The Ethics of Yoga

A New York Times article has been brought to my attention, written by Sarah Herrington, questioning the ethics of yoga teachers.

This article details the more widely publicized cases of sexual inappropriateness that has occurred by “celebrity” yoga teachers. The author demands a change to our industry, which often attracts emotionally vulnerable participants. She cites Yoga Alliance’s “Code of Conduct” and admits that most wouldn’t know it exists unless they knew where to look. Sarah urges trainings to include ethics and to abide by the YA Code.

But there is one thing Ms. Herrington, and Yoga Alliance, do not include in their writings. The Yamas and the Niyamas.

The postural yoga practice, or asana practice, is one of eight limbs in the yogis’ quest for enlightenment (the last limb, Samadhi). If practiced in order, Asana is the third limb. The first two limbs are, as I call them, the ethics of the yogi.

The Yamas are the ethical values that guide our interactions with the external forces in our lives (people, places, things).

  • Ahimsa – non-harming (in word, or deed), this can also be applied to how we treat ourselves
  • Satya –  truthfulness
  • Asteya – non-stealing, or appropriating that which doesn’t belong to you (possessions, energy, time)
  • Brahmacharya: non-excess (often interpreted as celibacy)
  • Aparigraha: non-possessiveness, non-greed

The Niyamas are the ethical values that guide our internal forces (heart, body, soul, mind).

  • Saucha: cleanliness of body, environment, food, attention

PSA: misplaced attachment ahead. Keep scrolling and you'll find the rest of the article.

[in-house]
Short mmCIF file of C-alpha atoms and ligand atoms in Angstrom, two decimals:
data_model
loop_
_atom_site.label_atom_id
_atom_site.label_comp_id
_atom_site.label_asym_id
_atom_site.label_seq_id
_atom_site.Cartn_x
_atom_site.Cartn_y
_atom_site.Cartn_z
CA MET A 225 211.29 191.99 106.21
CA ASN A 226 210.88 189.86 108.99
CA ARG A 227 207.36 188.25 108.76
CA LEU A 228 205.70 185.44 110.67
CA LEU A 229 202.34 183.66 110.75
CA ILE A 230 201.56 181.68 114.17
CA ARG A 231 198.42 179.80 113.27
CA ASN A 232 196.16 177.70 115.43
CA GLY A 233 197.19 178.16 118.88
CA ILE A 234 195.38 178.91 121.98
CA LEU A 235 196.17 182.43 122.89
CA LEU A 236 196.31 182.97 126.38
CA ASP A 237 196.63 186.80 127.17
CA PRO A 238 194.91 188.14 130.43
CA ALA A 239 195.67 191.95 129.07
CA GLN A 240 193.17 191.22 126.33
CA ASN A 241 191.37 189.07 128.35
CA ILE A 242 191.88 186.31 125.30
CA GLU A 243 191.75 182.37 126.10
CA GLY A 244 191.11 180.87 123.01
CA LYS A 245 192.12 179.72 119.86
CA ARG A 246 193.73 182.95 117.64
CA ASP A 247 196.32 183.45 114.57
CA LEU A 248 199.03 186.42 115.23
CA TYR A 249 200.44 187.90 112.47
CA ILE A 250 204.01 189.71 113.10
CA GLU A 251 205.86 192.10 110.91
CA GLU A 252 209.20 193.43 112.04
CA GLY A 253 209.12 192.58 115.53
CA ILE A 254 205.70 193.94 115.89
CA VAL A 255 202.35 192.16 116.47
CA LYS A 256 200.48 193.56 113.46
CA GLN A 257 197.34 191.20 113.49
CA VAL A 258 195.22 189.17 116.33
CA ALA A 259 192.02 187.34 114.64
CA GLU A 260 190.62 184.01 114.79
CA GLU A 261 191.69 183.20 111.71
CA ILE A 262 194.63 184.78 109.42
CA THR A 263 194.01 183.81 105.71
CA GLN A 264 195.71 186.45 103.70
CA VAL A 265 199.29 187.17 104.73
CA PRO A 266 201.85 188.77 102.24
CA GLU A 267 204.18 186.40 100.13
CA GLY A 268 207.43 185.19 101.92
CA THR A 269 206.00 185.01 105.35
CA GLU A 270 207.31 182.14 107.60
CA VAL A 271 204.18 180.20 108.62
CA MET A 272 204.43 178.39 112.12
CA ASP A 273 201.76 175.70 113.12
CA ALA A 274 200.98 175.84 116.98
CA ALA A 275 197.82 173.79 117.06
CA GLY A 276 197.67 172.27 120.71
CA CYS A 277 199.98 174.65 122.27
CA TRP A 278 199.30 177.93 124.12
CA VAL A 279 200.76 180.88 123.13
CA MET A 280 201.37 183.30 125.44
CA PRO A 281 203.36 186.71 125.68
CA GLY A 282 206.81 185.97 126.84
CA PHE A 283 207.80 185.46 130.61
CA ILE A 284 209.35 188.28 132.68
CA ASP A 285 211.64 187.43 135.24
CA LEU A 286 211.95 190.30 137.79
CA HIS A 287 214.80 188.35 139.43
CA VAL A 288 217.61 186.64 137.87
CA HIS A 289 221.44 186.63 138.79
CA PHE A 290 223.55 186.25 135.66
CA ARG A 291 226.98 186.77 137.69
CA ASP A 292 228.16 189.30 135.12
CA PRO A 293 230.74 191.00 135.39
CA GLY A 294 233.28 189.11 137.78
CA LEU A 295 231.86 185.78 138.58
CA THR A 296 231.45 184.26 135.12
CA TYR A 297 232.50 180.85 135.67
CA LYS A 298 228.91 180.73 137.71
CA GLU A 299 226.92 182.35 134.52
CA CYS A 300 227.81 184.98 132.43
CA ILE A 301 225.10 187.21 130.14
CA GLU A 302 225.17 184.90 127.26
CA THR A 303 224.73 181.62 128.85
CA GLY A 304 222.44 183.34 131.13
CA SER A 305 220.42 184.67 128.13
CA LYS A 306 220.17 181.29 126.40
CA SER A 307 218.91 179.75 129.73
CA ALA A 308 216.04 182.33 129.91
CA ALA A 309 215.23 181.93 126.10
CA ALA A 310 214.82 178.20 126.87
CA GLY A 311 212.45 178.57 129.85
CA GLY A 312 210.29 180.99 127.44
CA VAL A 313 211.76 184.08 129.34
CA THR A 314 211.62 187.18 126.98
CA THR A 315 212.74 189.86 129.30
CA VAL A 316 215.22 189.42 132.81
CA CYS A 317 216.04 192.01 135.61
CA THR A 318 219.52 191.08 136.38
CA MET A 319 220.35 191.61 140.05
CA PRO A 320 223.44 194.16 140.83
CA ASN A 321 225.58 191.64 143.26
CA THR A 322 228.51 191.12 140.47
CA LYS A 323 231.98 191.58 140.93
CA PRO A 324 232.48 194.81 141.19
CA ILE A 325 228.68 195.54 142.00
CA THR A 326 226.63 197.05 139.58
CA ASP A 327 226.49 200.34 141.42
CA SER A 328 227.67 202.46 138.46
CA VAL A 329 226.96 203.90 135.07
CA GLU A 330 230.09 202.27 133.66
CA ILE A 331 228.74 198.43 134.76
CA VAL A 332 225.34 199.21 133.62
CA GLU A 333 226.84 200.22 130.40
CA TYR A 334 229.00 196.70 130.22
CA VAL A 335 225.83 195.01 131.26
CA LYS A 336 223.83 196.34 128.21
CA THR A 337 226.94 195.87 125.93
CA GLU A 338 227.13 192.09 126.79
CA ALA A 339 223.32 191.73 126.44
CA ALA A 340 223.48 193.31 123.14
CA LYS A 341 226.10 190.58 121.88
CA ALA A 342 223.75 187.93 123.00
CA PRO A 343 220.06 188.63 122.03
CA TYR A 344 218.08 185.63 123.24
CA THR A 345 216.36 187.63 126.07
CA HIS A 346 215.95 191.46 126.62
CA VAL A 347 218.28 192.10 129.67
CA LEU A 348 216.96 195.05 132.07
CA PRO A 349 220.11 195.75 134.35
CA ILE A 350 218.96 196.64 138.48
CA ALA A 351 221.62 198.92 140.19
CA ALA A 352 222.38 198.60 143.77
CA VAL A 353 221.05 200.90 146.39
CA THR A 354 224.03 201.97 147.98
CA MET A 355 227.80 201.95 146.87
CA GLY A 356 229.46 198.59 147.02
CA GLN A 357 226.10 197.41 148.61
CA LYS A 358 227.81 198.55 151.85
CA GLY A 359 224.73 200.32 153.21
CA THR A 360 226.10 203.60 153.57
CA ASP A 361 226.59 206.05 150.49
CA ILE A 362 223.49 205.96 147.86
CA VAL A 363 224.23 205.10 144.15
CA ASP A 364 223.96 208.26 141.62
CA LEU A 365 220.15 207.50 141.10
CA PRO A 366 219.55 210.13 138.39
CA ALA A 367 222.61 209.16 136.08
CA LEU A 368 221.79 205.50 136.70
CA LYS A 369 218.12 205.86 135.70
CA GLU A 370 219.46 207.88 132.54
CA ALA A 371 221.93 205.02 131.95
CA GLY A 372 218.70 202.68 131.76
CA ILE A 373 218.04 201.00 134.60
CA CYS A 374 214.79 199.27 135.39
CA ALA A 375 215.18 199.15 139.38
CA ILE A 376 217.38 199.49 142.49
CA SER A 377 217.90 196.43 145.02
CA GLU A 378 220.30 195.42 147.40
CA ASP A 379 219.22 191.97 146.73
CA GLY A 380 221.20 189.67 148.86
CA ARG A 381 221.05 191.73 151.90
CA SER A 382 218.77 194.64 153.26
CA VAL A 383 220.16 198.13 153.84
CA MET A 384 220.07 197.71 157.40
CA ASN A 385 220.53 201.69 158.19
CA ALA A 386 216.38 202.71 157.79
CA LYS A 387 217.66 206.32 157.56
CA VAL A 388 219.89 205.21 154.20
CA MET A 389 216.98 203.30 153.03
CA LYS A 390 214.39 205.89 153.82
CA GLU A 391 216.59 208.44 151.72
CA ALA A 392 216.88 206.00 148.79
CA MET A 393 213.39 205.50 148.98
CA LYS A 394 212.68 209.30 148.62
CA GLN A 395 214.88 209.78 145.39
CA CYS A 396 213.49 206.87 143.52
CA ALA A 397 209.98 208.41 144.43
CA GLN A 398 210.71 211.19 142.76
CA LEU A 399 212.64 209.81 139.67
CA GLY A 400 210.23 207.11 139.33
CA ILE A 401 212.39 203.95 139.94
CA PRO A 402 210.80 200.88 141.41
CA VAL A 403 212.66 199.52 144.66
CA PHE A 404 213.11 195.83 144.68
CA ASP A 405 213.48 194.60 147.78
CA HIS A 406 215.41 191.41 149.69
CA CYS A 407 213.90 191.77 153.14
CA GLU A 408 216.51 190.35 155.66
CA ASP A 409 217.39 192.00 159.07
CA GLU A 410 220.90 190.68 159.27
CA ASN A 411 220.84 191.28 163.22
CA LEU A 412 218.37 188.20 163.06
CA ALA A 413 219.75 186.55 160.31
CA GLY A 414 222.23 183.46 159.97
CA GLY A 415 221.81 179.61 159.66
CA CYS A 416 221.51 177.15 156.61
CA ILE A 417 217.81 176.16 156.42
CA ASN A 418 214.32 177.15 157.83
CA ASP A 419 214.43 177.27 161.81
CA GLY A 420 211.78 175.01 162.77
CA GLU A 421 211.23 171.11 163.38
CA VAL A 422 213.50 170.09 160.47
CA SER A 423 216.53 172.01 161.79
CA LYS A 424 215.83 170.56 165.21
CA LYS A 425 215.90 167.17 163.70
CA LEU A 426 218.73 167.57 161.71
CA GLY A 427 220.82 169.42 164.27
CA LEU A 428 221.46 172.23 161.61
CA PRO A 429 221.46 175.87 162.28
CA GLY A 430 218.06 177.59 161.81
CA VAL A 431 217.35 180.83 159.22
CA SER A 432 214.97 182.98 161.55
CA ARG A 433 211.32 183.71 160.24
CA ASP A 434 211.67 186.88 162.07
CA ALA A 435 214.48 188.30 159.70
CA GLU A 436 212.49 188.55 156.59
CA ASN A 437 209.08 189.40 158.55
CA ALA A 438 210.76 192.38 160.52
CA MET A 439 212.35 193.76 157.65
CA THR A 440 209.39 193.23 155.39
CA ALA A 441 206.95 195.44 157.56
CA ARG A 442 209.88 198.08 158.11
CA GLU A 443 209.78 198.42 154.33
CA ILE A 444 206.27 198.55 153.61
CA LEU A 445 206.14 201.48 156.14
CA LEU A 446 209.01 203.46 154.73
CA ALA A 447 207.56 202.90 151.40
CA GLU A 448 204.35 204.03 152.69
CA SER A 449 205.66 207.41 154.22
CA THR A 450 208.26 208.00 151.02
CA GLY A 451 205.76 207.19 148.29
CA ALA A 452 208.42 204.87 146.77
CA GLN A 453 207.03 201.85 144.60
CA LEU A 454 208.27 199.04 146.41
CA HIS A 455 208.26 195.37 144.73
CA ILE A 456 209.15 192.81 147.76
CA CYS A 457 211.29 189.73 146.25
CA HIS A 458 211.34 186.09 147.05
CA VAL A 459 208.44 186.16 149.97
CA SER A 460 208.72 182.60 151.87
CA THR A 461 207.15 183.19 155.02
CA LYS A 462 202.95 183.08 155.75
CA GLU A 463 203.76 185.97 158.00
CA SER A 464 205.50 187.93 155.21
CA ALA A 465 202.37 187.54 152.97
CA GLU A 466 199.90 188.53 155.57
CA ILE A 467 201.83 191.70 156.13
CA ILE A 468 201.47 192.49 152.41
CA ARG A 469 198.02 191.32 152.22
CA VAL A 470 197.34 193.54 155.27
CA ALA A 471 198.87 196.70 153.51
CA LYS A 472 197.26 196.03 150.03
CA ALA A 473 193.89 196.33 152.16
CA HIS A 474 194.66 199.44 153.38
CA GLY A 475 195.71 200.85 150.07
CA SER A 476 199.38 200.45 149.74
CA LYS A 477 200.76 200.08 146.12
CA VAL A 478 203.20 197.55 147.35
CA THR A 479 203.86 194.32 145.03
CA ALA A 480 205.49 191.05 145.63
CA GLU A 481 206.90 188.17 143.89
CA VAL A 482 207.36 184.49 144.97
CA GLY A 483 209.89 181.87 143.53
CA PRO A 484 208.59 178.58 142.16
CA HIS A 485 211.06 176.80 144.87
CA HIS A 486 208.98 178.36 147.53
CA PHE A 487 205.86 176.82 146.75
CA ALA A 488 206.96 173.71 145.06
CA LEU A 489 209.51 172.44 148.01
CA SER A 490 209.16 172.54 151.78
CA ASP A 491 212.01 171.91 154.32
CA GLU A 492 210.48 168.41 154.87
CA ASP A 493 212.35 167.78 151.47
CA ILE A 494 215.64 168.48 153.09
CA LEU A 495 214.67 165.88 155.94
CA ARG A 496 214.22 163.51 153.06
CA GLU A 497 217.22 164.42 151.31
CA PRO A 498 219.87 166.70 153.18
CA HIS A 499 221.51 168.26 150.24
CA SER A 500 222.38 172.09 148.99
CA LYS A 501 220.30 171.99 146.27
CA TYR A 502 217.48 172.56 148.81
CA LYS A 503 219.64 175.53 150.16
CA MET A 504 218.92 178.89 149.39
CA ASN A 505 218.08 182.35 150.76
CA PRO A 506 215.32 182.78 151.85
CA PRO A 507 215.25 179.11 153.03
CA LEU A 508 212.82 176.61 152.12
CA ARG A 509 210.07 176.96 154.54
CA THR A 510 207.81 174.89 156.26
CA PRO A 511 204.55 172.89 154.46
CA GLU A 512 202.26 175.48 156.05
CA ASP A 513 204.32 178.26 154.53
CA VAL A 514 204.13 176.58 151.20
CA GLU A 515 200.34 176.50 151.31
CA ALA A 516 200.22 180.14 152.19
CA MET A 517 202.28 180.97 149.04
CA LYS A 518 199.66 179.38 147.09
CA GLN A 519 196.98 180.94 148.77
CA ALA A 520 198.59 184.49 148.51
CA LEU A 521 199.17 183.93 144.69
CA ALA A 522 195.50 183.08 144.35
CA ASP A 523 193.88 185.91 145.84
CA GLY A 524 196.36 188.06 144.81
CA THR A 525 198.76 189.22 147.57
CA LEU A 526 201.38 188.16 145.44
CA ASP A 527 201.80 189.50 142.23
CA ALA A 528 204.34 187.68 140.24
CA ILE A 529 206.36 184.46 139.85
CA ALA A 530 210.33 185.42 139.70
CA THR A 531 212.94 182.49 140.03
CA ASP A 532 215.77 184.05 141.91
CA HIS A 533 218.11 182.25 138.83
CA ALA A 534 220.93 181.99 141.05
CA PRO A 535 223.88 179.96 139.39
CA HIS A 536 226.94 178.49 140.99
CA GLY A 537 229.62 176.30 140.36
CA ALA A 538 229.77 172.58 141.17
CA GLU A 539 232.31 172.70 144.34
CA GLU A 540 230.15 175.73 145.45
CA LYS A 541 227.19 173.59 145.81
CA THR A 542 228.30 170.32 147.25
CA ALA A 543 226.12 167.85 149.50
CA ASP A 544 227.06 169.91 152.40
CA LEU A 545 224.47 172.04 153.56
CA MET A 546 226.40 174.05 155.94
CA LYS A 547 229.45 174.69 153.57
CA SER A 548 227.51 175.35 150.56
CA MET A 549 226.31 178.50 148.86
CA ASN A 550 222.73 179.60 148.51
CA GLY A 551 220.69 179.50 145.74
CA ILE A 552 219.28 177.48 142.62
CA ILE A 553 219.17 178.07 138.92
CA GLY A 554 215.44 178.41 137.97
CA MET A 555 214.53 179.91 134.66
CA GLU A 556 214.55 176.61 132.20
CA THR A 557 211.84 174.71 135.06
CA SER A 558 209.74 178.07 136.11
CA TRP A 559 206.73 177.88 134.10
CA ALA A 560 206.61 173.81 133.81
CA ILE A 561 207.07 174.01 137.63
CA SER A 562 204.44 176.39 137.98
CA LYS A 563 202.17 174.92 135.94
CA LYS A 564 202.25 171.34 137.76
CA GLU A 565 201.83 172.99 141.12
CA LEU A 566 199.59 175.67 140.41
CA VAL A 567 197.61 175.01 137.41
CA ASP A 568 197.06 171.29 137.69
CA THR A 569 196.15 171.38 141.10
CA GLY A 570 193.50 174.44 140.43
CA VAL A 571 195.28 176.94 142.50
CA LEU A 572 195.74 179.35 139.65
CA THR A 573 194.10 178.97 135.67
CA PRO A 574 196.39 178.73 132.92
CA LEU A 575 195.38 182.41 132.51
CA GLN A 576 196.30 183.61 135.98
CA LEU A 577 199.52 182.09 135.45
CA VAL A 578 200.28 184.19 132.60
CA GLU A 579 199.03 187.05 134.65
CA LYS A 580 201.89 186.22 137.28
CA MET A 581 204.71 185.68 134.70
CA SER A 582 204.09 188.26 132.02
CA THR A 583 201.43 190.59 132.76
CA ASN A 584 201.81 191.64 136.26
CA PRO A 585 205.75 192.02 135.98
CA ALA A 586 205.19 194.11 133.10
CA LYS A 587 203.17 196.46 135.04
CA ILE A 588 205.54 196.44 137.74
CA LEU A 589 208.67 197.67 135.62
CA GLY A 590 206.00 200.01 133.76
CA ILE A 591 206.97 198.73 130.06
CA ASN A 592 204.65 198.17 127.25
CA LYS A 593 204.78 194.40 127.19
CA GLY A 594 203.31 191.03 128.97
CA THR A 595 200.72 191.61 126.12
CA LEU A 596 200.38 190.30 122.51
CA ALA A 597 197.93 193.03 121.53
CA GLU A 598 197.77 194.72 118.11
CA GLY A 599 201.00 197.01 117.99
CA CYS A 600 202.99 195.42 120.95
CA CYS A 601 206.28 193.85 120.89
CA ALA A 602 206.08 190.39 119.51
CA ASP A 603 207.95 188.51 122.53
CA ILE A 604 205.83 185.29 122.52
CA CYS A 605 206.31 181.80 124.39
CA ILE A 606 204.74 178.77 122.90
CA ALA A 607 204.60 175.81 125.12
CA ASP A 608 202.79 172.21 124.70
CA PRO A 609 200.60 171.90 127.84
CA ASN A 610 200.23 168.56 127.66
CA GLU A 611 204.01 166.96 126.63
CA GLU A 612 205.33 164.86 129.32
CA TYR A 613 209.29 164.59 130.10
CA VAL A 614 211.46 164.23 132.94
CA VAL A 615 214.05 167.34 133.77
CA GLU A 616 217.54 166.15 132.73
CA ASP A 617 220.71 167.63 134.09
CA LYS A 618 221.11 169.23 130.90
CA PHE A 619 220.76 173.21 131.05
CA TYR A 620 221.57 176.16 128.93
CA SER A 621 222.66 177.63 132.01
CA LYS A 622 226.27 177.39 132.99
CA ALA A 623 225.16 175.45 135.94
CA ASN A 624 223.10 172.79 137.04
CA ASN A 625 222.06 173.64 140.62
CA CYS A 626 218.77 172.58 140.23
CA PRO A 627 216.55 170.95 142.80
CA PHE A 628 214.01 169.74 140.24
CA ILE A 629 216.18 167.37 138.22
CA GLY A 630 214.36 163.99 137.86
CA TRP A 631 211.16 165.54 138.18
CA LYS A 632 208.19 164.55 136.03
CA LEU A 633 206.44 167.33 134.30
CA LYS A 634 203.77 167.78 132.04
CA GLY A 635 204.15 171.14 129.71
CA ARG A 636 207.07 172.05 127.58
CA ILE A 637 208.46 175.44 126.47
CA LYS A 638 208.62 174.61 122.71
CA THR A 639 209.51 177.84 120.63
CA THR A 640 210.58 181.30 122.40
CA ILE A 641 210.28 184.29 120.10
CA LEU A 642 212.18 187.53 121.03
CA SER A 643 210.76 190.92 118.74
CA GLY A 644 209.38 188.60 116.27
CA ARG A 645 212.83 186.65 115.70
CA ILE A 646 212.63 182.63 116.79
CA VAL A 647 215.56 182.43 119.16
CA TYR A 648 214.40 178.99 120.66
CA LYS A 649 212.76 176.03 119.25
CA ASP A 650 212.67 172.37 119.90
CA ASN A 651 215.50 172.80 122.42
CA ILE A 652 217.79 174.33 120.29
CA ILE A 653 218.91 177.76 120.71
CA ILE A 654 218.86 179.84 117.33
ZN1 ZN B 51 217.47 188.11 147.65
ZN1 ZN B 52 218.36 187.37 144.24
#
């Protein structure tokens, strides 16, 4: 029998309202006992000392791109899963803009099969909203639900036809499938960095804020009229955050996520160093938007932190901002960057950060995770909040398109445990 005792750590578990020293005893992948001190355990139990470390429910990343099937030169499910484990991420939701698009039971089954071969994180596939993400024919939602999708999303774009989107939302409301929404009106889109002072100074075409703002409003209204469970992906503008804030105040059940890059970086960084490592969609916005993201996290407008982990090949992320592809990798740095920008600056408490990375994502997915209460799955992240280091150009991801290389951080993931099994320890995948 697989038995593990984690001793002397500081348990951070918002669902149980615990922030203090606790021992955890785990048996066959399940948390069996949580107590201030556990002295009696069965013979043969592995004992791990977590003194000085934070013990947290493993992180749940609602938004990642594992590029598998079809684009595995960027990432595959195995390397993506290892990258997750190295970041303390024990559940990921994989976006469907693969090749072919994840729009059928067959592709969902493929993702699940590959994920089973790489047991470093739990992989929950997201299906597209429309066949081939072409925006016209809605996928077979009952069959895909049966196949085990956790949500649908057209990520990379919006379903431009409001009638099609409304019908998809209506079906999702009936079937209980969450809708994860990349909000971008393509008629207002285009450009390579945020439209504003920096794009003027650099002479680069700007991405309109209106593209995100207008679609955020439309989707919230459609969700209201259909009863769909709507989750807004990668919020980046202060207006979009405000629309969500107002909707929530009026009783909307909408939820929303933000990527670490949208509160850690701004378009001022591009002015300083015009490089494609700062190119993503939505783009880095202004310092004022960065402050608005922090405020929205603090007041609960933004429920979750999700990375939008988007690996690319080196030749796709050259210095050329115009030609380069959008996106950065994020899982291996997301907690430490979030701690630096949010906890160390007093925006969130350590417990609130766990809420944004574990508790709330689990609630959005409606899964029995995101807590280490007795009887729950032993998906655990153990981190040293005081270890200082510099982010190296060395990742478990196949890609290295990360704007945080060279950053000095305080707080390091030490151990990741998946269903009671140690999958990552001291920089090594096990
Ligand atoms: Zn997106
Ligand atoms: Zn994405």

• Santosha: contentment and acceptance of your best works
  • Tapas: self-discipline, dedication to your life’s practices and works
  • Svadhyaya: self-study, a meditation on yourself
  • Ishvara Pranidhana: surrender (to God, or a power greater than ourselves, Nature)


Does this list sound a little familiar? Does it possibly sound like ten commandments? Isn’t that supposed to guide the leaders of Judeo-Christian faiths? Are they all perfect? I don’t say that to pick on Catholic priests, but to highlight that we all live in a society with laws, but there are still people that choose to live their lives outside of these norms. It becomes imperative for us, as practitioners to protect ourselves and bring these immoralities to light. And, as a teacher, it is vital for me to share these guideposts of yogic living with my students so they are armed with the knowledge that can lead their discernments wherever their practice may take them.




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